• Inferred genotypes using maximum likelihood approach.
  • Caculated population genomic statistics: expected heterozygosity, Fst (adapted to account for unequal sample size) to estimate differentiation among populations, did kernel smoothing, examine allele frequency spectrum using Tajima’s D, bootstrap resampling to assess significance.

What The Found:

  • 45,000 SNPs spread evenly throughout the genome.
  • Sequenced to depth of 5-10x in each individual
  • Significant variation with and across populations
  • Oceanic populations showed the least amount of differentiation between them; in contrast freshwater populations had quite a bit of differentiation between themselves and when compared to oceanic populations.
  • Linkage Groups (LG): LGII and LGV showed significantly low levels of diversity and heterozygosity
  • LGIII and LGXIII showed high diversity and heterozygosity
  • LGIII: genes implicated in the firsst line of defense against pathogens, inflammation pathway genes
  • LGXIII: genes involved in the innate immune response
  • No significant genome differentiation between oceanic populations
  • Significant differentiation between oceanic and freshwater popuations
  • The large majority of genomic regions of elevated Fst are shared across the three freshwater populations (see B,C,D in figure below) as compared to A or E,F

journal.pgen.1000862.g006

  • Tajima’s D statistic negative in oceanic populations which corresponded to peaks in freshwater/oceanic differentiation
  • Private allele frequency was higher in oceanic populations as compared to freshwater than vice a versa.
  • Fst peaks due to alleles not found in oceanic populations.
  • There were exceptions to pattern: Linkage groups (LG), LGI, LGXI where private allele density doesn’t differ significantly between freshwater and genome-wide average.
  • Private allele density in the ocean relative to freshwater is significantly higher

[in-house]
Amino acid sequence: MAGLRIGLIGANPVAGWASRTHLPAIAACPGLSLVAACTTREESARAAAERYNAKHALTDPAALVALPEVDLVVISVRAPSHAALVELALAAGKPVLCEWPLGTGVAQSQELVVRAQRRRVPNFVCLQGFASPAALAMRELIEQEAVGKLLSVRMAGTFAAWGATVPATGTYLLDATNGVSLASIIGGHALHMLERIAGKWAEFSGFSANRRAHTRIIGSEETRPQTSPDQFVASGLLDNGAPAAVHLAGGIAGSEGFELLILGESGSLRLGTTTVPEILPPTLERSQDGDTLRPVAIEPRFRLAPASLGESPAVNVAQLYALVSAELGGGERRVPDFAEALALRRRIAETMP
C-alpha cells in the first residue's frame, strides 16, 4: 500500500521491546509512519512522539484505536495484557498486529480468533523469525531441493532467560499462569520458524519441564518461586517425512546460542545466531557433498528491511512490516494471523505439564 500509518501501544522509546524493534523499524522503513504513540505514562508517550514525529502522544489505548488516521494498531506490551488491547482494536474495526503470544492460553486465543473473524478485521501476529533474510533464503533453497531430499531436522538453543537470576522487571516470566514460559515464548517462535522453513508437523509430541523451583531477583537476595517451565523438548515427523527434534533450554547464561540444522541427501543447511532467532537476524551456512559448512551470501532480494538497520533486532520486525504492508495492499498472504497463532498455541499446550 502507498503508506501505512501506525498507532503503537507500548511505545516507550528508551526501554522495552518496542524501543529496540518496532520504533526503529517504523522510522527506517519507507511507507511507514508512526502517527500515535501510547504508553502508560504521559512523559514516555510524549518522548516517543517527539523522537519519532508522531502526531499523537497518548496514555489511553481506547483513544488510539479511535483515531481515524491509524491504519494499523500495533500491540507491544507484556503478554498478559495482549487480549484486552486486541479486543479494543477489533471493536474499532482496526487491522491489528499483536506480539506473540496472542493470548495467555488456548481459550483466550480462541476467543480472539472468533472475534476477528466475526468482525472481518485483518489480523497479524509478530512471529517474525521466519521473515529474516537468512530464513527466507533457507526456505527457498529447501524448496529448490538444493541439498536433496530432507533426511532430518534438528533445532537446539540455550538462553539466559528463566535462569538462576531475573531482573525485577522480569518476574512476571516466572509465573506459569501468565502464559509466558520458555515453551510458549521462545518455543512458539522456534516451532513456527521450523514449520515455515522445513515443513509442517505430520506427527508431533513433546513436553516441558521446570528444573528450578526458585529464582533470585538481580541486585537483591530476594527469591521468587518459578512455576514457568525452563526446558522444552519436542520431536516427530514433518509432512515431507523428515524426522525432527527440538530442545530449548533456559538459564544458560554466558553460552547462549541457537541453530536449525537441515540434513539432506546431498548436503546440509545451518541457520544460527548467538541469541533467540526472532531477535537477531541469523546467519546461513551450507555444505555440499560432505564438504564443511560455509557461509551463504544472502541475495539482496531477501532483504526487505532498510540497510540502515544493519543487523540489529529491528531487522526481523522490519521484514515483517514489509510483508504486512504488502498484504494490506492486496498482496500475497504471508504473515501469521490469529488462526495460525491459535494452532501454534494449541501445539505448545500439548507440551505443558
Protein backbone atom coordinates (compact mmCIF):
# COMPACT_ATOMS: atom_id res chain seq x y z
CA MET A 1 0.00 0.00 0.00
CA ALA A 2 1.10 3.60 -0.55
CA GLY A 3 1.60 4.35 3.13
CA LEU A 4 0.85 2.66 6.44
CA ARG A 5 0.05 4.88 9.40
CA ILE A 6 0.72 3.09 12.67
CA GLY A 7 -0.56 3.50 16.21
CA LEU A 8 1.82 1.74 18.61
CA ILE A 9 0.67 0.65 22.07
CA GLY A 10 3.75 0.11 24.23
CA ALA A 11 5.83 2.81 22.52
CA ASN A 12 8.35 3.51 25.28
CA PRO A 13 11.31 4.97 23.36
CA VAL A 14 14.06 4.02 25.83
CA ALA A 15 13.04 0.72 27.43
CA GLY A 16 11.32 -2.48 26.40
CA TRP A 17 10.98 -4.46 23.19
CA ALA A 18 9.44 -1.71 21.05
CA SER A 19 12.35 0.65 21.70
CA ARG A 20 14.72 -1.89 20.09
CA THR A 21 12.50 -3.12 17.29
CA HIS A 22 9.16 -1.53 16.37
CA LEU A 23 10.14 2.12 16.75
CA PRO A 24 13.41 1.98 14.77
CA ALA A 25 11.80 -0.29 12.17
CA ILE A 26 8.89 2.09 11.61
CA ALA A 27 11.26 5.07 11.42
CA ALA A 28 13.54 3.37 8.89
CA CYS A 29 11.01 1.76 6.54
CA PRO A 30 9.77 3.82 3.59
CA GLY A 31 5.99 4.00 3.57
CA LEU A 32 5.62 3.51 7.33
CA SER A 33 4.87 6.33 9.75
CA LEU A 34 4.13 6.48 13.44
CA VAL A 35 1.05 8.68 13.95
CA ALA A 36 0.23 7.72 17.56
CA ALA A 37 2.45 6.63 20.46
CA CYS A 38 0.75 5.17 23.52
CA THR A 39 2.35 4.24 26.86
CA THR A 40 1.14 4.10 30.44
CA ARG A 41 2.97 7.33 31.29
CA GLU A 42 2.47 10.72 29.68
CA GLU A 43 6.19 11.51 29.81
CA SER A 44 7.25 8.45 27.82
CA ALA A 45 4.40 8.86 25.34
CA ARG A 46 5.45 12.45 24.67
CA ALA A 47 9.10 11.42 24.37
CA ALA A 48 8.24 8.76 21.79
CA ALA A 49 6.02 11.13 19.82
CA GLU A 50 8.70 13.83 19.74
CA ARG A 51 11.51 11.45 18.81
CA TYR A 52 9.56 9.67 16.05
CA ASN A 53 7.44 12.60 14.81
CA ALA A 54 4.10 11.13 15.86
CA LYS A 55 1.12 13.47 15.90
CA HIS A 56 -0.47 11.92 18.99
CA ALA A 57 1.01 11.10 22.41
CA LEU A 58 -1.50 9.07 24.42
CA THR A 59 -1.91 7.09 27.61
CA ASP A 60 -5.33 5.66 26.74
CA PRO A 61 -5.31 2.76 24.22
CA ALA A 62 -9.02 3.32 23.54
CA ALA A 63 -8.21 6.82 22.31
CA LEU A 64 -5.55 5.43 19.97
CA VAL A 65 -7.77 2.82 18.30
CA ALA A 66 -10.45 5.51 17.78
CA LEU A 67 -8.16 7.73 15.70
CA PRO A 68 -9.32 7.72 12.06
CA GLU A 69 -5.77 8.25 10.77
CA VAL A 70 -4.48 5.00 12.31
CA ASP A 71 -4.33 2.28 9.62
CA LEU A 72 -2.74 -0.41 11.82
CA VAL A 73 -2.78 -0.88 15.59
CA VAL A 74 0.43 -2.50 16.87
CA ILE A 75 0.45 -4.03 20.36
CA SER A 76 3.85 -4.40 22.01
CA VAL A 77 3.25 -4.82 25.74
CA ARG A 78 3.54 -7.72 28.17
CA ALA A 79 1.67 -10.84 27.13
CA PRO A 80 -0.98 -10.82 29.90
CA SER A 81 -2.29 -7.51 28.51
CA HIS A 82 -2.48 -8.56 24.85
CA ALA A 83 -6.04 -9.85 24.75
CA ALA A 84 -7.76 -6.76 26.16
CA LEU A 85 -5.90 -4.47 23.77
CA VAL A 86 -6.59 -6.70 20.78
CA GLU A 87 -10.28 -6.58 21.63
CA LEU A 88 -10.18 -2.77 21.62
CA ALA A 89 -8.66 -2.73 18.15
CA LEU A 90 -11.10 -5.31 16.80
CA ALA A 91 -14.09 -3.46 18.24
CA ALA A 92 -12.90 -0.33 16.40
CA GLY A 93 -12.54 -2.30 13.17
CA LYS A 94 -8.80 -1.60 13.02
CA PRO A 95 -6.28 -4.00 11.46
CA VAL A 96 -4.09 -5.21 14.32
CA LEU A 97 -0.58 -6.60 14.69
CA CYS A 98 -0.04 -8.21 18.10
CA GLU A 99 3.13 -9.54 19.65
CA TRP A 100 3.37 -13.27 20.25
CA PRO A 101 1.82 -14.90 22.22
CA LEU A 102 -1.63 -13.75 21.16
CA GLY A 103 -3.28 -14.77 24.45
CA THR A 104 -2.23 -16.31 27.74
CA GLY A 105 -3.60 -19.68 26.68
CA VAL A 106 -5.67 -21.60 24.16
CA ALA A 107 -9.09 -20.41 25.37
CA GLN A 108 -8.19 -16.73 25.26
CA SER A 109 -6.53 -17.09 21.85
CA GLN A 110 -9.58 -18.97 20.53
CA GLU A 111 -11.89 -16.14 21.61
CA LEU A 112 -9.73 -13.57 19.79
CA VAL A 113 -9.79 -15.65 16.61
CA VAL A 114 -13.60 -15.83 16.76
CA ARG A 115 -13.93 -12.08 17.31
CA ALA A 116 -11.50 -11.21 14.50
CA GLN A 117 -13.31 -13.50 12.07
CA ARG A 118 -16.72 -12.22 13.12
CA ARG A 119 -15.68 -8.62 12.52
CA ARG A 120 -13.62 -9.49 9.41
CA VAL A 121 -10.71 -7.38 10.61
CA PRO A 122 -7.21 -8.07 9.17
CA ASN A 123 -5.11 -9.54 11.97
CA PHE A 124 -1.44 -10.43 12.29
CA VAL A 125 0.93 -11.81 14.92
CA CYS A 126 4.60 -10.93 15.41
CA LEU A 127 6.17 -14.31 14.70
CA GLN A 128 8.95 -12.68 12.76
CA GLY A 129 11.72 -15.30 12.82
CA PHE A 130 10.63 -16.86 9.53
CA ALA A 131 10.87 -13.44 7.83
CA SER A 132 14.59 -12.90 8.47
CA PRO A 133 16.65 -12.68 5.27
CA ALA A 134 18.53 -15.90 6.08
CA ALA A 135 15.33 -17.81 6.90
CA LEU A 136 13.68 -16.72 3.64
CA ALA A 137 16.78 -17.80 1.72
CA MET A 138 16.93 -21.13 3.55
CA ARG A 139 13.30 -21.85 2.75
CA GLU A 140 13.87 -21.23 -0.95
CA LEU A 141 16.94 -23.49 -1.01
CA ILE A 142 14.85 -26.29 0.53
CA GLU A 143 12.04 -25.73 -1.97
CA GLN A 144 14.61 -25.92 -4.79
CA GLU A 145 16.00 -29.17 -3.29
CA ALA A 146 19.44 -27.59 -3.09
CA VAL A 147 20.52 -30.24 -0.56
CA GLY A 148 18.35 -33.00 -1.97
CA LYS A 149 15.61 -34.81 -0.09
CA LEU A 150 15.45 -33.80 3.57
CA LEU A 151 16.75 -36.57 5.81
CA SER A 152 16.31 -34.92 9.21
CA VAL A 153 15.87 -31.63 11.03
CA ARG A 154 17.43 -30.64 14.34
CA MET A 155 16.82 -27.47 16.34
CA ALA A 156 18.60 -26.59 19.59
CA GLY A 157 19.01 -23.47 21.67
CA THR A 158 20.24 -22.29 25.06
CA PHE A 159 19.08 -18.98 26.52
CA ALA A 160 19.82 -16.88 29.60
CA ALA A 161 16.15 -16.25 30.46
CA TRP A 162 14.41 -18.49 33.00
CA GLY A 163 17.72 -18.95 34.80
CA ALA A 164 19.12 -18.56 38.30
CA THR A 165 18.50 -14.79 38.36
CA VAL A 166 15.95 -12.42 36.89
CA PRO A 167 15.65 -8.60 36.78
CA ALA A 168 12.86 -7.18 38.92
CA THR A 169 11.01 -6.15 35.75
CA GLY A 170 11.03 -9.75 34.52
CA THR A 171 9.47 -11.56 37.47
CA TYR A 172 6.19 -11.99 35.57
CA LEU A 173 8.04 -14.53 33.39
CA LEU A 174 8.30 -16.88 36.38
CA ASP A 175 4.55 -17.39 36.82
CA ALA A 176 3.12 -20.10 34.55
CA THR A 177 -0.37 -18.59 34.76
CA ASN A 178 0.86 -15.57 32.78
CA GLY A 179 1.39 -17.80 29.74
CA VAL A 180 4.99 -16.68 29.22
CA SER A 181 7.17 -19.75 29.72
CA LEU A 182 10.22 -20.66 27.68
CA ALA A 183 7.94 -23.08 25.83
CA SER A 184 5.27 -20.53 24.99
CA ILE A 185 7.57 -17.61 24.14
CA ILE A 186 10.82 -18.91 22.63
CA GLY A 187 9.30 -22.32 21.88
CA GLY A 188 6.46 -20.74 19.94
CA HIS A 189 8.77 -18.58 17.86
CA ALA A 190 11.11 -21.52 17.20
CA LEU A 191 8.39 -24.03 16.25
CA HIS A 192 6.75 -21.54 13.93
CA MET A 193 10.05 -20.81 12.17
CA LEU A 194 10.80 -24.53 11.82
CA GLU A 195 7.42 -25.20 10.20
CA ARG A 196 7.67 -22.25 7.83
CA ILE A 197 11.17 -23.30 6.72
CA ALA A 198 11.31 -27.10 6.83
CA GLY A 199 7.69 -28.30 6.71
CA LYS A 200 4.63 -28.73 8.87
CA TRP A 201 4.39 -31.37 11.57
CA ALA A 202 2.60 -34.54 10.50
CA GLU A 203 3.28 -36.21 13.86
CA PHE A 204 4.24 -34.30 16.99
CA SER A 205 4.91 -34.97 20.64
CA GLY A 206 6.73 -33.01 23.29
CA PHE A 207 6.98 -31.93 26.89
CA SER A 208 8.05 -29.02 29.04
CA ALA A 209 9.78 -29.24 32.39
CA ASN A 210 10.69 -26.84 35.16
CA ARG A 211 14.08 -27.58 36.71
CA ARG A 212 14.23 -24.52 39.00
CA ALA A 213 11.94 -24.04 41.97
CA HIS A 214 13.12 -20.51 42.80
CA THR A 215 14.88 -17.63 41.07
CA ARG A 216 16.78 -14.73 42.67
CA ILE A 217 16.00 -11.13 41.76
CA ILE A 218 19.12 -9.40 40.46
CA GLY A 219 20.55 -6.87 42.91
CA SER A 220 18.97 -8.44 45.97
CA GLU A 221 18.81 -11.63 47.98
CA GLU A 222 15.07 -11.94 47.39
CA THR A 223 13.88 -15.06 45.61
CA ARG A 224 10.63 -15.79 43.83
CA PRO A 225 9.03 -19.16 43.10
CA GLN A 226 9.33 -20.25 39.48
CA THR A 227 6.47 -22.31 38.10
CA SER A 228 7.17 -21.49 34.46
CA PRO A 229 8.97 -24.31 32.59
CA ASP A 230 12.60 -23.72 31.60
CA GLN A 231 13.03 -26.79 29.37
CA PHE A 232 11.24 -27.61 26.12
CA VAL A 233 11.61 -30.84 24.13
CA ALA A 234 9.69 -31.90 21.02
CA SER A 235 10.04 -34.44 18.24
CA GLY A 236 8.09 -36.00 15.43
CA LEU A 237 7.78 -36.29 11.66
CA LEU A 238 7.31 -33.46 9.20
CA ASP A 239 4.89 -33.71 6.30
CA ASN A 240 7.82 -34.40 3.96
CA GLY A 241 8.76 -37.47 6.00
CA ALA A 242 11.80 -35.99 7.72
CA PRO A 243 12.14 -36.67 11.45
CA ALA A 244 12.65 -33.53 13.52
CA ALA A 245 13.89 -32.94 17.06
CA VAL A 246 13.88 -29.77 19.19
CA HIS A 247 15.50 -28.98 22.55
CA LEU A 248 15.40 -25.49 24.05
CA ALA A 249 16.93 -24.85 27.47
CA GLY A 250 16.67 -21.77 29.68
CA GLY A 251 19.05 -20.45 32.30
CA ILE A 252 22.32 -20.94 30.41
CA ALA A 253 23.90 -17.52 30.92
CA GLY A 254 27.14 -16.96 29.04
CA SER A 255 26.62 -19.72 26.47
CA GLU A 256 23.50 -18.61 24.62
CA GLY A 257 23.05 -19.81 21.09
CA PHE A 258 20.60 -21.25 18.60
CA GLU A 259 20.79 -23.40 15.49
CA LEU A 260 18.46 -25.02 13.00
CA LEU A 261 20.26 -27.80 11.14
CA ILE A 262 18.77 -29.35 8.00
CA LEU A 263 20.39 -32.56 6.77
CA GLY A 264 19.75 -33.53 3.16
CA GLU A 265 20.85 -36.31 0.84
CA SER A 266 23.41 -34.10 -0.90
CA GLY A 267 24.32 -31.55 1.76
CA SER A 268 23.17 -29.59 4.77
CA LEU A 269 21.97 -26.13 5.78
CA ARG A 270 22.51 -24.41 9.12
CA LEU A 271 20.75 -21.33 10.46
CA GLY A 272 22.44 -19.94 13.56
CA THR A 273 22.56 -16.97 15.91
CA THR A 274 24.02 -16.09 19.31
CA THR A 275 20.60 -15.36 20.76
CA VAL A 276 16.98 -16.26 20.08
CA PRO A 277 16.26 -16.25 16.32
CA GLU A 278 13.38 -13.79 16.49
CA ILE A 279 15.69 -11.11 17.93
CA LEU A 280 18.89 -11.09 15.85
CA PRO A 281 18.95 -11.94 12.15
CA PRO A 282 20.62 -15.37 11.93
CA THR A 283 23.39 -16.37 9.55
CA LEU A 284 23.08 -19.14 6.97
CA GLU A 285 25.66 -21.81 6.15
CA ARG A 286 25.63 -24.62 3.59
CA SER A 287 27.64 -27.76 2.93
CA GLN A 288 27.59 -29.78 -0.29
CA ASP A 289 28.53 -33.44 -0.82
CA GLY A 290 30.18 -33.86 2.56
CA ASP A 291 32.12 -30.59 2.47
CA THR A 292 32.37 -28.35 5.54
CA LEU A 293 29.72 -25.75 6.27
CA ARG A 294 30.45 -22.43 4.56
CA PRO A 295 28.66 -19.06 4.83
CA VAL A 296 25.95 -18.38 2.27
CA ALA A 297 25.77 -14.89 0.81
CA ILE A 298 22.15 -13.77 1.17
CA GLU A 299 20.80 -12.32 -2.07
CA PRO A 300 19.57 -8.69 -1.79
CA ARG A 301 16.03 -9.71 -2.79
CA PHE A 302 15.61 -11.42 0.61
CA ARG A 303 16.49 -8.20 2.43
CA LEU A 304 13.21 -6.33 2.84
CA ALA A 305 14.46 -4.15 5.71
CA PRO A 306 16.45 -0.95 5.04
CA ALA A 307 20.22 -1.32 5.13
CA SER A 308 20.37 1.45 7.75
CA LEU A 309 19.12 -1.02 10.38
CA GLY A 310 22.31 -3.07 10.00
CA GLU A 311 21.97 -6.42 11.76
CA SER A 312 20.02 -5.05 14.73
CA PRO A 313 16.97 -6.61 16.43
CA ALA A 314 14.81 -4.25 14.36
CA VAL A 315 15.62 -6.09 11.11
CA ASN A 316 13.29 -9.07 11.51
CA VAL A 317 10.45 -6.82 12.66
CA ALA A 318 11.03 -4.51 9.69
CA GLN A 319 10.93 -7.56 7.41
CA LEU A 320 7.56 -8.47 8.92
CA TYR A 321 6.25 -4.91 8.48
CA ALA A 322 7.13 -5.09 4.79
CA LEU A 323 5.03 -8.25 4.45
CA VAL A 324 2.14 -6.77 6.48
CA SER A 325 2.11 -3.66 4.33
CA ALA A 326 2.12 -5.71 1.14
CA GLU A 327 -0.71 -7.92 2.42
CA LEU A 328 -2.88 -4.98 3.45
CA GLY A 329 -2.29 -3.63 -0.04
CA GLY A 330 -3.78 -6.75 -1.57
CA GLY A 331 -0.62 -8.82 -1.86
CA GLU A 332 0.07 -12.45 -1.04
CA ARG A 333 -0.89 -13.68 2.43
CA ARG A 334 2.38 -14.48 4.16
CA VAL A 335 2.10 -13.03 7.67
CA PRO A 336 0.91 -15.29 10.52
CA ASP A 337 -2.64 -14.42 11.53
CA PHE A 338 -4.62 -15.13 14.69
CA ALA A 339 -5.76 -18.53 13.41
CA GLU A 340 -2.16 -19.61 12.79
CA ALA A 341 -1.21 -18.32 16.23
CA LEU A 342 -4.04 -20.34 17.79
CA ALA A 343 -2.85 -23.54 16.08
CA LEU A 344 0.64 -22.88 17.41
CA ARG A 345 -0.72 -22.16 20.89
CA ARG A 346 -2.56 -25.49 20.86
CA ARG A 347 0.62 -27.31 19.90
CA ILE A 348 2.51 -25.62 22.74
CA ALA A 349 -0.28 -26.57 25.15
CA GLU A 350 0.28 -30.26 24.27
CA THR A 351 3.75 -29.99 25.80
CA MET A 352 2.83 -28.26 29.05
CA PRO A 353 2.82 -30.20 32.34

• Diversity also elevated in oceanic populations most likely due to the environment being more permissive to multiple haplotypes whereas the freshwater environment allows only a subset to have high fitness.
  • There was a lot of correspondence with past QTL studies using microsatellite markers.
  • Identified genes of adaptive significance: Ectodysplasin A (Eda), implicated in loss of lateral plate; osteogenesis genes (skeletal character)…candidates include genes involved in patterning and homeostasis of skeletal traits, osmotic stress, development of osmoregulatory organs and others with pleiotropic roles…again in skeletogensis and osmoregulation.
  • LGVII and IV appear to be important in differentiation of freshwater stickleback (this region again, holding skeletal candidate genes).

What does it all Mean??!!

  • Oceanic Stickleback populations have few barriers to dispersal, large amounts of gene flow and little population genetic subdivision.
  • The freshwater populations, despite their younger age, are more divergent both from the oceanic ancestral populations and from each other, consistent with our supposition that they represent independent colonizations from the ancestral oceanic population.
  • RAD tags is a tool that can be used for population genetics studies in organisms that do not yet have a sequenced genome (the read could instead be aligned de novo).
  • Large populations of oceanic stickleback have given rise repeatedly to freshwater populations which then became phenotypically differentiated on a background of minor neutral population divergence.

“Are these instances of parallel evolution in individual loci representative of genome-wide patterns of parallel evolution independently derived freshwater populations?”

  • …the previously identified parallel genetic basis for the loss of armor traits in stickleback appears to be a general rule across the genome, in that much of the adaptation of stickleback populations to freshwater conditions likely involves the repeated use of the same repertoire of developmental and physiological systems, genes, and perhaps even alleles. However, the details of this parallel evolution – for example, whether it involves independent fixation of alleles that are identical by descent in multiple derived populations, or fixation of different alleles at the same locus – appear to differ in different parts of the genome

Final Thoughts:

  • This was the first whole-genome analysis of threespine stickleback where high-density SNP markers show signatures of selection in natural populations.
  • All current work has confirmed and extended past work (QTL/microsatellite)
  • This work revealed genomics regions imporant in the transition from oceanic to freshwater habitats.

“…parallel phenotypic evolution in stickleback may be underlain by extensive, genome-wide, parallel genetic evolution”